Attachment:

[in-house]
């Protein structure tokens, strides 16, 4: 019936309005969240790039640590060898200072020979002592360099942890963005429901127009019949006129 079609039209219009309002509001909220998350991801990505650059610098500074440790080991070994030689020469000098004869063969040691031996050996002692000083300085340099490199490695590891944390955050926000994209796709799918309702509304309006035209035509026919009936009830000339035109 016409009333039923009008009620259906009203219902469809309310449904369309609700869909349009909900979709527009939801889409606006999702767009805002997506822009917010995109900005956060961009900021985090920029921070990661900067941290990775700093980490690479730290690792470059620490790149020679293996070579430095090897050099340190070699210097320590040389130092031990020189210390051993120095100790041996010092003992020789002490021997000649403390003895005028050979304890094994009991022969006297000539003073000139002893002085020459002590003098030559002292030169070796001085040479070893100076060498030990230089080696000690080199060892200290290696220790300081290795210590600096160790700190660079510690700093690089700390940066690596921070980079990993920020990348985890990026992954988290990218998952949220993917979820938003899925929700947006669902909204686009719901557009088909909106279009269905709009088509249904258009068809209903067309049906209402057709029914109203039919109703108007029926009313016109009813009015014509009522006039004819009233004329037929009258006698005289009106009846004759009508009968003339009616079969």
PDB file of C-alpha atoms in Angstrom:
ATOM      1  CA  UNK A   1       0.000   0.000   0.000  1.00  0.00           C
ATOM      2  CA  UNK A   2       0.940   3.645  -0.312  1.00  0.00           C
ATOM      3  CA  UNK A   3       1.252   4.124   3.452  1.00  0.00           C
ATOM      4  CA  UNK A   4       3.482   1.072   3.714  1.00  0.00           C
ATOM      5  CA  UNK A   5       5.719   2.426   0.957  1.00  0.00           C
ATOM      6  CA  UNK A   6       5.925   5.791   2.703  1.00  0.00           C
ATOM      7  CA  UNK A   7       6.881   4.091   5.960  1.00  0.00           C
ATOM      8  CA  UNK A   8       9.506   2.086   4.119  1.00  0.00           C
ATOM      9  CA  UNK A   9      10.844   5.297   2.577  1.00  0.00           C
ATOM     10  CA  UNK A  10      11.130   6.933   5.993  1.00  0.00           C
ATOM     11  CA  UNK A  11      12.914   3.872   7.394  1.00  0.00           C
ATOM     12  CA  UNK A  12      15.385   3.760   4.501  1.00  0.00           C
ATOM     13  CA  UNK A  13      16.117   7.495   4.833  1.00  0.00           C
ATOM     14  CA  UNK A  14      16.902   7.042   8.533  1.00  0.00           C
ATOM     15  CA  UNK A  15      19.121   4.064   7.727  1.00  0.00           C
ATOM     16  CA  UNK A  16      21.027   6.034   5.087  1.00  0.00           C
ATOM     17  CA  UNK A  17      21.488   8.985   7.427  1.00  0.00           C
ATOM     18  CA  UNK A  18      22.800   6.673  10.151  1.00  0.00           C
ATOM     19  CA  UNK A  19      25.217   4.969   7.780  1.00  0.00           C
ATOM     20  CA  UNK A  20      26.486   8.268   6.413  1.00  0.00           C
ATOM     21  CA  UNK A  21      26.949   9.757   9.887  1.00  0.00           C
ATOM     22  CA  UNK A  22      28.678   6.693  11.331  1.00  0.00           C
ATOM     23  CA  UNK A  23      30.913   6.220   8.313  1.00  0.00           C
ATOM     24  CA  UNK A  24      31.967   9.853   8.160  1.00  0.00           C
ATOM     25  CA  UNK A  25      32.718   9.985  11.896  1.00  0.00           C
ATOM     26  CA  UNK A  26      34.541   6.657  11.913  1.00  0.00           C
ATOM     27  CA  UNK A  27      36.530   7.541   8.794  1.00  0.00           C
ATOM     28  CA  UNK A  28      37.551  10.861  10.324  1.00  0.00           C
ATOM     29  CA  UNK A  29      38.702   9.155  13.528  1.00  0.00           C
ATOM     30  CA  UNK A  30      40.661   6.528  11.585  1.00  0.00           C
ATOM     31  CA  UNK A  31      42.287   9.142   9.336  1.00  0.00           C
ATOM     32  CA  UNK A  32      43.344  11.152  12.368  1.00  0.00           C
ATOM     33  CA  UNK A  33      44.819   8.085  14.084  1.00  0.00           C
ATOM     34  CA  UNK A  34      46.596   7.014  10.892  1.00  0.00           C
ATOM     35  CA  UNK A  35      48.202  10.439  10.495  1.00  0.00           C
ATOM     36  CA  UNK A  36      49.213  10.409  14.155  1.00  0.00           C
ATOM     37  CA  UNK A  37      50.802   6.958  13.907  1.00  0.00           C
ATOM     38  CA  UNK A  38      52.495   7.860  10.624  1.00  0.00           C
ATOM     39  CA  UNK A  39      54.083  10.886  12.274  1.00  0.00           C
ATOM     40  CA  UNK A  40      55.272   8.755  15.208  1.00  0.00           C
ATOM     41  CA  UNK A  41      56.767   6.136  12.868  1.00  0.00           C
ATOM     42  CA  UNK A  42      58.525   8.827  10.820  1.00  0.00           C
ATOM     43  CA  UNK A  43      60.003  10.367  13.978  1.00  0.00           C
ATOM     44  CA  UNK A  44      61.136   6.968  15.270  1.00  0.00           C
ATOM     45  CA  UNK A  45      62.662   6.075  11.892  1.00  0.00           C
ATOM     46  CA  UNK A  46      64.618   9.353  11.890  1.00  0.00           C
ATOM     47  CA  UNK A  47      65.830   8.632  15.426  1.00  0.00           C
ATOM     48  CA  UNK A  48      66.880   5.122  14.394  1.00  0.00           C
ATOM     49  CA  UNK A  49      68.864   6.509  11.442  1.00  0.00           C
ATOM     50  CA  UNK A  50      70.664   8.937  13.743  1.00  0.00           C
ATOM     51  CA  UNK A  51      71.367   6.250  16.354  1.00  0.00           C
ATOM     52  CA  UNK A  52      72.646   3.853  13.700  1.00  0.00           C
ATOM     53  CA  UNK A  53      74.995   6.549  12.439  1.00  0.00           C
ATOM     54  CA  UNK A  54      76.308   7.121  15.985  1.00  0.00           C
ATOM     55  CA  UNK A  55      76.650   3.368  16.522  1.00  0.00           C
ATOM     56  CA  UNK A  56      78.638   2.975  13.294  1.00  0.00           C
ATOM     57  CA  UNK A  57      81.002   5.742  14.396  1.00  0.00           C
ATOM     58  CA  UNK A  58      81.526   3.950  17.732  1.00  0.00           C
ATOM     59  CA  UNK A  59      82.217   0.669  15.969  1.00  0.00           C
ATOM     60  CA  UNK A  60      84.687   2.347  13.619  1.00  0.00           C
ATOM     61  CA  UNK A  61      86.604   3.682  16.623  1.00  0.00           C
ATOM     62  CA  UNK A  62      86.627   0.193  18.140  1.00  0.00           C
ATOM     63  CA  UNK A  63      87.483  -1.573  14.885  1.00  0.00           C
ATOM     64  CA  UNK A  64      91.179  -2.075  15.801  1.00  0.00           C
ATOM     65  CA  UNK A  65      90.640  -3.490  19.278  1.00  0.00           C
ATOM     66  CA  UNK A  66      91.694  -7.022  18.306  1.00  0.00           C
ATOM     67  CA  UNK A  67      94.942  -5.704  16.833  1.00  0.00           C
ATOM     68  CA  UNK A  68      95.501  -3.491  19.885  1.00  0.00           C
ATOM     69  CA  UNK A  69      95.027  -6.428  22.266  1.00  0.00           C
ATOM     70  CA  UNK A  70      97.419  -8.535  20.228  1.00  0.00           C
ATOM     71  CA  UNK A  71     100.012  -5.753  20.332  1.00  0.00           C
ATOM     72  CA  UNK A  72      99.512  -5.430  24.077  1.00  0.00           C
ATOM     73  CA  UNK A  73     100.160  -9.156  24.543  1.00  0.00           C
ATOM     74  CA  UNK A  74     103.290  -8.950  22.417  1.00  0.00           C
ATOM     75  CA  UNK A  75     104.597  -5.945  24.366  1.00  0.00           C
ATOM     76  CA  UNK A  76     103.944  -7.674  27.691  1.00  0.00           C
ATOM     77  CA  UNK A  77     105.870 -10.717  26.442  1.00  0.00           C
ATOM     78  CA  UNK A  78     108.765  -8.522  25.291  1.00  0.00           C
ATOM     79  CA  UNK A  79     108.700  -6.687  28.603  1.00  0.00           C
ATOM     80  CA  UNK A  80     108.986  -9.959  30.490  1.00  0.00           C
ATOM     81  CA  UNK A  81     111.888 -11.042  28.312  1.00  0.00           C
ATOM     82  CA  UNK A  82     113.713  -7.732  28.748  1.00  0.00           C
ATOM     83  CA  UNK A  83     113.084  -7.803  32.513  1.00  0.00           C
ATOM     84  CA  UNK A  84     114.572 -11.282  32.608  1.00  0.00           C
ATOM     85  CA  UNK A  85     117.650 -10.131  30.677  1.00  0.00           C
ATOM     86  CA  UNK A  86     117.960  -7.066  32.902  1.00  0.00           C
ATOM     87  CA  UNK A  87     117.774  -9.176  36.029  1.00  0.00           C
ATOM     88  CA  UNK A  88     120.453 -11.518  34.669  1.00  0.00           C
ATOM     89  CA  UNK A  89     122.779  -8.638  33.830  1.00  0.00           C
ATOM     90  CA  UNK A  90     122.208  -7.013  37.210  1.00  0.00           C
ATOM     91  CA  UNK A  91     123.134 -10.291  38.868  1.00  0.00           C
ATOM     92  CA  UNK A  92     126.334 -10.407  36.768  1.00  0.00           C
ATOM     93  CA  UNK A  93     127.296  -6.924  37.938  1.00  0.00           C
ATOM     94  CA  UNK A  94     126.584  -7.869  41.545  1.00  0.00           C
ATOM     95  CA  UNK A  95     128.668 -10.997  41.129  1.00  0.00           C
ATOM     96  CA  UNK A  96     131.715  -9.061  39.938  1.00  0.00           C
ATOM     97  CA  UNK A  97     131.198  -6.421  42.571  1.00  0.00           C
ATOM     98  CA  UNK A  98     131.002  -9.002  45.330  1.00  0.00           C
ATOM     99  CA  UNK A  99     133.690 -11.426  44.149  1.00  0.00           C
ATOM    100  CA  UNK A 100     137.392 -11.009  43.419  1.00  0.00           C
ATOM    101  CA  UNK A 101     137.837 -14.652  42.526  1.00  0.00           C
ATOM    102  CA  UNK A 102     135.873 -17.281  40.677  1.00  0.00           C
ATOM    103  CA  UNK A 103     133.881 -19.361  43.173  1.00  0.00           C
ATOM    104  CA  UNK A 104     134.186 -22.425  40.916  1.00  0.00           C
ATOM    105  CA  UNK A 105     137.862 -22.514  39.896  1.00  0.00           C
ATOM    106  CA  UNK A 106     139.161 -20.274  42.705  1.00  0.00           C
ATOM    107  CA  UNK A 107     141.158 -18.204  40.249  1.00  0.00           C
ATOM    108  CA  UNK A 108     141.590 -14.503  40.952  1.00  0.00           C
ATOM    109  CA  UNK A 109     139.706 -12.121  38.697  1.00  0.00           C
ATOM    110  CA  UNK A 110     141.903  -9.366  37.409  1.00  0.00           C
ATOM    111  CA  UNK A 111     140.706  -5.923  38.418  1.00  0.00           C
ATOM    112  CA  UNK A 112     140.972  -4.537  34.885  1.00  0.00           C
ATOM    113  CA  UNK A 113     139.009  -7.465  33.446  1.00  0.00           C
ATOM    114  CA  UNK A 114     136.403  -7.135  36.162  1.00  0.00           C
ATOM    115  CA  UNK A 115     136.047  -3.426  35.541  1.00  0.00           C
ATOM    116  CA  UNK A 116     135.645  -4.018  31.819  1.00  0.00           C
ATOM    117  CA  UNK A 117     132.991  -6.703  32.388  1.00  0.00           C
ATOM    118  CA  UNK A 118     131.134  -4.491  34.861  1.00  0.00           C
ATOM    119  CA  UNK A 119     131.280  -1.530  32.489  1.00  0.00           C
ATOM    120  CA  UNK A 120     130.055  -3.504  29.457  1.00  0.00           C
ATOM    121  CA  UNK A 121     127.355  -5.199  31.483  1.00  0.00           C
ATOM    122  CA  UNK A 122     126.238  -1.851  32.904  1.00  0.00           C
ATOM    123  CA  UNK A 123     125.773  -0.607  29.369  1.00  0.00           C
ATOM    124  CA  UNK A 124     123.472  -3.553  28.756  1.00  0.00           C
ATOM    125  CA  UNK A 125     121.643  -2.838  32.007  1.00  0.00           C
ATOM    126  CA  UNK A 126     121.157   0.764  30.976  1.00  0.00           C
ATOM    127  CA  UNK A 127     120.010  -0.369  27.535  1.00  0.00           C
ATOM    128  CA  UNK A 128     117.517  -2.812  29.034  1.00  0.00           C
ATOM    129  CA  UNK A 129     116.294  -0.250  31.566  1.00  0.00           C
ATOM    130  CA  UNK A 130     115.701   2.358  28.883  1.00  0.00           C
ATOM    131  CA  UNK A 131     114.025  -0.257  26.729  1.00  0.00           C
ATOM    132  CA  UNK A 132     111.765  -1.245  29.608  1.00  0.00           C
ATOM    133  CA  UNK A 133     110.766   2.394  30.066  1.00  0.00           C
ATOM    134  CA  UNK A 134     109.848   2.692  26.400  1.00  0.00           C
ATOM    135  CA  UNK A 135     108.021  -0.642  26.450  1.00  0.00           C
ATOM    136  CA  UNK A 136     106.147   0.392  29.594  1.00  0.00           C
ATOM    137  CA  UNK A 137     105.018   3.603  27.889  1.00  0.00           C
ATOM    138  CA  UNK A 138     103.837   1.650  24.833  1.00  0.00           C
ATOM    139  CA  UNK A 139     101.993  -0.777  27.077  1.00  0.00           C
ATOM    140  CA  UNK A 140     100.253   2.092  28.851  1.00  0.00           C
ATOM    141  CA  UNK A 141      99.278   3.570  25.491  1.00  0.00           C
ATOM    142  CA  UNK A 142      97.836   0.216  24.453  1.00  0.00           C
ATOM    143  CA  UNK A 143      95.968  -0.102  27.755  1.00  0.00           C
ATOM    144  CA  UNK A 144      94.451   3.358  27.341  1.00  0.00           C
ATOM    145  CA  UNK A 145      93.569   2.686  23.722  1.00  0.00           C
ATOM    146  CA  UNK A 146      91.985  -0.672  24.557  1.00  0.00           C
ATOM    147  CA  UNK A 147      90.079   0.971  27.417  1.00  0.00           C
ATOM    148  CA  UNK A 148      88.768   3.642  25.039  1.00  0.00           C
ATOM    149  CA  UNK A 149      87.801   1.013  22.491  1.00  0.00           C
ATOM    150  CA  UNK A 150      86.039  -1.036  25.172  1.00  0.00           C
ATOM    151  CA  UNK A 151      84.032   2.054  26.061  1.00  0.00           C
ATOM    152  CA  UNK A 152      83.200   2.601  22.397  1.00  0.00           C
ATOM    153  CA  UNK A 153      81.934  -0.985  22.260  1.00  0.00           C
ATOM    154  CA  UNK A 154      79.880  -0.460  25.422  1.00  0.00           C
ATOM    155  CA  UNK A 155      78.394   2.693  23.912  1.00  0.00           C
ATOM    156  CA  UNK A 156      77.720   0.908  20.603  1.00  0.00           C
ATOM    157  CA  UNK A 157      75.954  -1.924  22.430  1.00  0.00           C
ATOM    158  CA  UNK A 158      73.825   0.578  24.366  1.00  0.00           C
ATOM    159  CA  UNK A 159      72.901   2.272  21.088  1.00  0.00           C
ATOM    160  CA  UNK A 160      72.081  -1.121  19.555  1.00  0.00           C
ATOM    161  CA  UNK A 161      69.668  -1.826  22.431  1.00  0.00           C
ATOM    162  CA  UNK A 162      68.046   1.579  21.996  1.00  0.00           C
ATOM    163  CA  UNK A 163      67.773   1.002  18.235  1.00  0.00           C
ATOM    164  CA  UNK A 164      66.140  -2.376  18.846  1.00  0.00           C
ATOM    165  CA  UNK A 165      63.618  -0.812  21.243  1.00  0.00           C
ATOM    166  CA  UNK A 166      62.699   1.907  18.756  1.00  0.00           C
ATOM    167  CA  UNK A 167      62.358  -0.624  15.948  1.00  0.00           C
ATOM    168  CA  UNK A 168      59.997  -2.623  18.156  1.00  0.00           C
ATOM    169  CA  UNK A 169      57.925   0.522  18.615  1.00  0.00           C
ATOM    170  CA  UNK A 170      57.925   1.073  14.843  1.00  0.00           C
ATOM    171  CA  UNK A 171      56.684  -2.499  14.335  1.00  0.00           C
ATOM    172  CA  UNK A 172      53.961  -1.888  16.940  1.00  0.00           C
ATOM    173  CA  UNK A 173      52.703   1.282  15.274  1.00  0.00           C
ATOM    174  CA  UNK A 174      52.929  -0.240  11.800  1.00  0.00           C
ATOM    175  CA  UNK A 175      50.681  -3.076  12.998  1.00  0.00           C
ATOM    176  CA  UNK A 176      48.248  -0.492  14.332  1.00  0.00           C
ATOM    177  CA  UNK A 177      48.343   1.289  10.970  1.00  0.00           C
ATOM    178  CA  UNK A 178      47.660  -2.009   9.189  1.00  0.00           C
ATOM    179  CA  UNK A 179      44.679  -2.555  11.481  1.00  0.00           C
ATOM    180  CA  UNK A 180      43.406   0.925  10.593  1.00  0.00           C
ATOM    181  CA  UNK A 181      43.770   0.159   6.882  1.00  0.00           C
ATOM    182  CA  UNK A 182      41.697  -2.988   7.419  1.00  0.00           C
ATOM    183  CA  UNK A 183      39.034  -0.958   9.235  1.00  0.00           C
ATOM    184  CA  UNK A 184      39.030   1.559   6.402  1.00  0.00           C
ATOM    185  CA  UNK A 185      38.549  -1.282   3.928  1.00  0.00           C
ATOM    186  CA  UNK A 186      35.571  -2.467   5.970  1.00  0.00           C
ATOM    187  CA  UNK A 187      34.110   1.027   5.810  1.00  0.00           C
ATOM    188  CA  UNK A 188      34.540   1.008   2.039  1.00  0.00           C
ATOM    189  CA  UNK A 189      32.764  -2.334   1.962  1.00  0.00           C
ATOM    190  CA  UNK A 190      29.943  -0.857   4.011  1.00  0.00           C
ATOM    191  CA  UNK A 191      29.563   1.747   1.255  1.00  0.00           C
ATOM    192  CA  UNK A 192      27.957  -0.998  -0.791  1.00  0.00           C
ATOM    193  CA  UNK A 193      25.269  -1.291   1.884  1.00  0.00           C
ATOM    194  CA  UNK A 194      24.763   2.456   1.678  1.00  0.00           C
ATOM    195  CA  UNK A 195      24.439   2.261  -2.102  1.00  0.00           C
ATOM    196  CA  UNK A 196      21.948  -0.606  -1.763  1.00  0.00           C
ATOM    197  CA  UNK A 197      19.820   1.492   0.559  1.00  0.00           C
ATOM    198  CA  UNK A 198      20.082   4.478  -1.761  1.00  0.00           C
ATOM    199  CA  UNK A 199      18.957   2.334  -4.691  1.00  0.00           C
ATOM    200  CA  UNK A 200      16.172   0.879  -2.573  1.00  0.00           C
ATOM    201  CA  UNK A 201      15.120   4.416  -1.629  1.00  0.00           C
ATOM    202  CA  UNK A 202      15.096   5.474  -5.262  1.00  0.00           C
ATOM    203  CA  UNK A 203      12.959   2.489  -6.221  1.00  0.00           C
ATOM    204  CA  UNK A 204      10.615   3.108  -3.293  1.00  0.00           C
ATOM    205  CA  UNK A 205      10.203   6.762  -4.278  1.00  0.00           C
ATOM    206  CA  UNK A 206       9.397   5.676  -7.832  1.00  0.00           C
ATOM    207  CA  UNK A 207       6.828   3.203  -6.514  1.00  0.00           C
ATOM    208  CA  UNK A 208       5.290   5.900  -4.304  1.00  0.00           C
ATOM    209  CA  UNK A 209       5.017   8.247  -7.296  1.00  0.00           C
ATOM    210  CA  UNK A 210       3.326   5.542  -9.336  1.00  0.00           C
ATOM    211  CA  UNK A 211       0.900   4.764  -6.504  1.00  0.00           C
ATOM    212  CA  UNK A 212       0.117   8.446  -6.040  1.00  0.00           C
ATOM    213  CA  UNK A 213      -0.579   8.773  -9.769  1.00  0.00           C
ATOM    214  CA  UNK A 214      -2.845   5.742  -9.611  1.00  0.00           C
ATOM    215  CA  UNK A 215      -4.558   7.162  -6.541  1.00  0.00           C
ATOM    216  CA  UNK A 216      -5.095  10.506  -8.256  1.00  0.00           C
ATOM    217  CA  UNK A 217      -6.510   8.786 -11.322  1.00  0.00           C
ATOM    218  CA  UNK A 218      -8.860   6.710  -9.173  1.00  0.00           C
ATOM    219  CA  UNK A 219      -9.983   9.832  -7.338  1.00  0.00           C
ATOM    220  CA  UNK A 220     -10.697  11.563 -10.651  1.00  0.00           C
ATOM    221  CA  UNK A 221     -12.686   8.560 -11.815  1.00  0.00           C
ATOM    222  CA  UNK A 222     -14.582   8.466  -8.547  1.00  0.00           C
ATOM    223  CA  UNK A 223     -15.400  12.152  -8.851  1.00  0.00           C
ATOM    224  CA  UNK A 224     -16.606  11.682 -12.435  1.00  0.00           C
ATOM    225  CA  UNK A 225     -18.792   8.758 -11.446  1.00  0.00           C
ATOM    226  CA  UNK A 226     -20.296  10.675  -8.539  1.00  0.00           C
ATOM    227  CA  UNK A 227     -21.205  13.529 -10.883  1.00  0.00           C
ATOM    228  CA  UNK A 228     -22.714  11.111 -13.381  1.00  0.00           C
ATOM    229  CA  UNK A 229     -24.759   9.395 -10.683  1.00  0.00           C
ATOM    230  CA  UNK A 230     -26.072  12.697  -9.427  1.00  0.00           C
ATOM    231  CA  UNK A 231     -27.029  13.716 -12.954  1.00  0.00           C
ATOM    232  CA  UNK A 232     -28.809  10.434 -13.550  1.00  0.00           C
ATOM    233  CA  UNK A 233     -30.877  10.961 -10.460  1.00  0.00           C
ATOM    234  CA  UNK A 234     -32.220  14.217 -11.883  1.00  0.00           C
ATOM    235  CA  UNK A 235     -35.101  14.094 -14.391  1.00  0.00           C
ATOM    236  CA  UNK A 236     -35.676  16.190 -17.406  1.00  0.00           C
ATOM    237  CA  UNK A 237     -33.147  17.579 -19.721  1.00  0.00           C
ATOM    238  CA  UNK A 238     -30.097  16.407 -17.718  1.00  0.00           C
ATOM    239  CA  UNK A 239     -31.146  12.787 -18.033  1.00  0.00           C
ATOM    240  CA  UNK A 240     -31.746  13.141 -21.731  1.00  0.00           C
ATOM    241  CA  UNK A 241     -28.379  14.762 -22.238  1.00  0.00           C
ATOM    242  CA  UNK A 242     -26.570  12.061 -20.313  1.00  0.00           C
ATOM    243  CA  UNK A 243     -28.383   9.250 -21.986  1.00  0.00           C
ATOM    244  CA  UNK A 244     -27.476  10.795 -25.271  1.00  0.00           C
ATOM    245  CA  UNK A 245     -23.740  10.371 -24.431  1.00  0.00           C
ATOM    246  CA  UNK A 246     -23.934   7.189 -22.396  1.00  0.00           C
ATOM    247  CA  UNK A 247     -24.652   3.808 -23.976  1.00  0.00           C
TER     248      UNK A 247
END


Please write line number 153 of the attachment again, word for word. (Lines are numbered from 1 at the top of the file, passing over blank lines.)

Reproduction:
ATOM    150  CA  UNK A 150      86.039  -1.036  25.172  1.00  0.00           C